The Cook County Board of Review today acted on a request by Mayor Richard M. Daley to give every property owner in Chicago – both residential and business -- who believes the assessed value of their property has fallen the opportunity to appeal their 2006 assessment for the 2007 tax year.
In a news conference held at Garfield Park Field House, 100 N. Central Park Av., the Mayor said he had provided Board of Review Commissioners Joseph Berrios, Larry Rogers and Brendan Houlihan with data showing that residential property in Chicago may have decreased in value for assessment purposes today compared with two years ago when property in Chicago was last assessed.
“For years I’ve argued that Cook County’s property tax system is broken and puts property owners who are struggling to make ends meet – both in good economic times and bad – at a disadvantage,” Daley said.
“That’s why, in these tough economic times and even with the steps we taking, I believe our leaders in Cook County can be even more aggressive when it comes to protecting struggling homeowners and businesses.
“So my staff worked with the Board of Review and its staff to determine whether the Board can be part of the solution for our hard pressed home and business owners soon, not some time down the road.” the Mayor said.
The window of opportunity for property owners to file their assessments through the Cook County Assessor’s Office has expired in the city for the 2007 tax year.
“Obviously, as the nation’s economy has slowed and the foreclosure crisis has grown, property values have gone down for many people,” Daley said.
For example, the data he gave the Board, provided by the Chicago Association of Realtors, show that in the last two years the sale price of single family homes in the Englewood community have decreased by 13 per cent and in the Belmont-Cragin neighborhood by 6 per cent.
During the same time period, the sale price of multi-unit dwellings in West Garfield Park decreased by 13 per cent, in Portage Park by 6 per cent and in Brighton Park by 6 percent.
“We’re gratified that the Board is taking this important first step and granting a special assessment appeals period for property owners,” Daley said.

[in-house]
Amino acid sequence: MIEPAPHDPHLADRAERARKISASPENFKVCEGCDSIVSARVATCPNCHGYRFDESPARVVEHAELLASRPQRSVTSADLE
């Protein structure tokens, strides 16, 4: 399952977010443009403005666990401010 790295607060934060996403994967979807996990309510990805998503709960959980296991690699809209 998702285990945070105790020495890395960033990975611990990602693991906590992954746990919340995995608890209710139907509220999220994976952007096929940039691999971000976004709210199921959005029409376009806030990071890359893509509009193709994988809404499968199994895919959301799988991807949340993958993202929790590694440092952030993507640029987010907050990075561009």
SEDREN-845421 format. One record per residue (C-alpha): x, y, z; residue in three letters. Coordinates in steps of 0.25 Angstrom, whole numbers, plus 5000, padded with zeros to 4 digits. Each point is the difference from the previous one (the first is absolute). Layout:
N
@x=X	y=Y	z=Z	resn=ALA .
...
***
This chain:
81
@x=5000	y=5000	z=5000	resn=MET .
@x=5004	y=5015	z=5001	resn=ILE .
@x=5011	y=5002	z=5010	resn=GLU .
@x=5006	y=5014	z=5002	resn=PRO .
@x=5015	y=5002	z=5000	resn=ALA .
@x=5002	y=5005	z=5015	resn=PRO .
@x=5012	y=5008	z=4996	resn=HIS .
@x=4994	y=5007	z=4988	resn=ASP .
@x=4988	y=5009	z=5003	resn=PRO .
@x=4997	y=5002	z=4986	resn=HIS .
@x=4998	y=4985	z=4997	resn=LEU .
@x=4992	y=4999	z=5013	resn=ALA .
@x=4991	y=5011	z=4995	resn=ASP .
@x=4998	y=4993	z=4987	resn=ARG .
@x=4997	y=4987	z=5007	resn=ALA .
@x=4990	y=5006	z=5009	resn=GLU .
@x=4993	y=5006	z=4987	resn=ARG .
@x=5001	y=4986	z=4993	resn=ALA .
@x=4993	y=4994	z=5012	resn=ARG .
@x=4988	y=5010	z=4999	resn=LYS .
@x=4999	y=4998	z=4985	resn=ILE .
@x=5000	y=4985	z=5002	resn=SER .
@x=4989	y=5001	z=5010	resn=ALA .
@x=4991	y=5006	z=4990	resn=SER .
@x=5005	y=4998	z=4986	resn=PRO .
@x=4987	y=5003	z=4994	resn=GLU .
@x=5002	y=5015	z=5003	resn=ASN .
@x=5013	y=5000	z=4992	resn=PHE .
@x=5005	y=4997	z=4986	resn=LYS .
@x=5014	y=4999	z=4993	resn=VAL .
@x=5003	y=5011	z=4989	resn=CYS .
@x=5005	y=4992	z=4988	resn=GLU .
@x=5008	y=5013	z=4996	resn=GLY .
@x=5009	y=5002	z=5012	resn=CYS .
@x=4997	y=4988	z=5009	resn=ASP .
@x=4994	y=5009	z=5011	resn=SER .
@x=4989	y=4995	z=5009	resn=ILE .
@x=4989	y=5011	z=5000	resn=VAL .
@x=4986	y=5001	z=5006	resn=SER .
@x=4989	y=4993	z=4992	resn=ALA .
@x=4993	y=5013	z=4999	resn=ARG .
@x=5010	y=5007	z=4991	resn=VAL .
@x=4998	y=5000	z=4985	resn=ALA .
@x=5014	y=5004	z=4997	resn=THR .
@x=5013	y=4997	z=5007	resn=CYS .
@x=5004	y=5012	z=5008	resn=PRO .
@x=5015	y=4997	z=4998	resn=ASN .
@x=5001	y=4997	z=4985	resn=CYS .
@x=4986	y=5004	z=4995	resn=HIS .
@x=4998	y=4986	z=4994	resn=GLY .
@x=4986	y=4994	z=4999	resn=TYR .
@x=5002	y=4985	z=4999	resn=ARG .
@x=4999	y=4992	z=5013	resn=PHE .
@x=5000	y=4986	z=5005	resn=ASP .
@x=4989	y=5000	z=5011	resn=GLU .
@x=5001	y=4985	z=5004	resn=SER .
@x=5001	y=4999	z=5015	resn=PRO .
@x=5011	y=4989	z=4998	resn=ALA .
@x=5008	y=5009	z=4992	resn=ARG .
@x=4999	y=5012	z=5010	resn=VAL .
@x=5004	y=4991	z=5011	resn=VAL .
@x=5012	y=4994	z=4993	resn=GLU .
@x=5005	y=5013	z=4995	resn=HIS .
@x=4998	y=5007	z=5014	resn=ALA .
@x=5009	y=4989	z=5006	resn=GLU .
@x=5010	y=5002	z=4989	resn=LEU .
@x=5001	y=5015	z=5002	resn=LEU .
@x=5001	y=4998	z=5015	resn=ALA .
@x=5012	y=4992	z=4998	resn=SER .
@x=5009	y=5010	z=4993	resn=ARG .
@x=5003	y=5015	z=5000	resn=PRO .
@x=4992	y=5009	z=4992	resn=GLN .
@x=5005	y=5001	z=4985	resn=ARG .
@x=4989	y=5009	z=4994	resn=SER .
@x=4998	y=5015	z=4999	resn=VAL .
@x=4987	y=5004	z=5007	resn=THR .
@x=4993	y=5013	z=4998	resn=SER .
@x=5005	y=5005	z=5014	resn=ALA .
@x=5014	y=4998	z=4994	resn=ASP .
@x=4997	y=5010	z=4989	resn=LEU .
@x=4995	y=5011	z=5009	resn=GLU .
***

“Because the Board of Review has agreed to our request, we’ll notify property owners soon about the steps they need to take to appeal their assessment,” he said.
The request for the special appeals period is another in a series of proposals Daley has put forward in the last several weeks to reform and make Cook County’s system of property tax assessments fair and more predictable for property owners.
Last week, he named a group of leading Chicagoans to advise him on the overall issue of property tax assessments and make recommendations for long term reform of Cook County’s assessment system. It is led by Andrew Mooney, Executive Director of the Local Initiative Support Corporation and Theodore Swain of Gould and Ratner.
He has asked that the panel identify the components of establishing an annual assessment factor for Cook County – for homes and businesses alike -- and to suggest ways to protect the city’s renters from the trickle-down effects of higher assessments.
Daley today again called on the Illinois General Assembly to amend the 7 per cent property tax cap legislation that it extended last year. The cap has provided relief for homeowners for the last four years.
“Reforming the assessment system is a complex challenge and as we move forward there will be many groups opposing us. But, we have to try,” Daley concluded.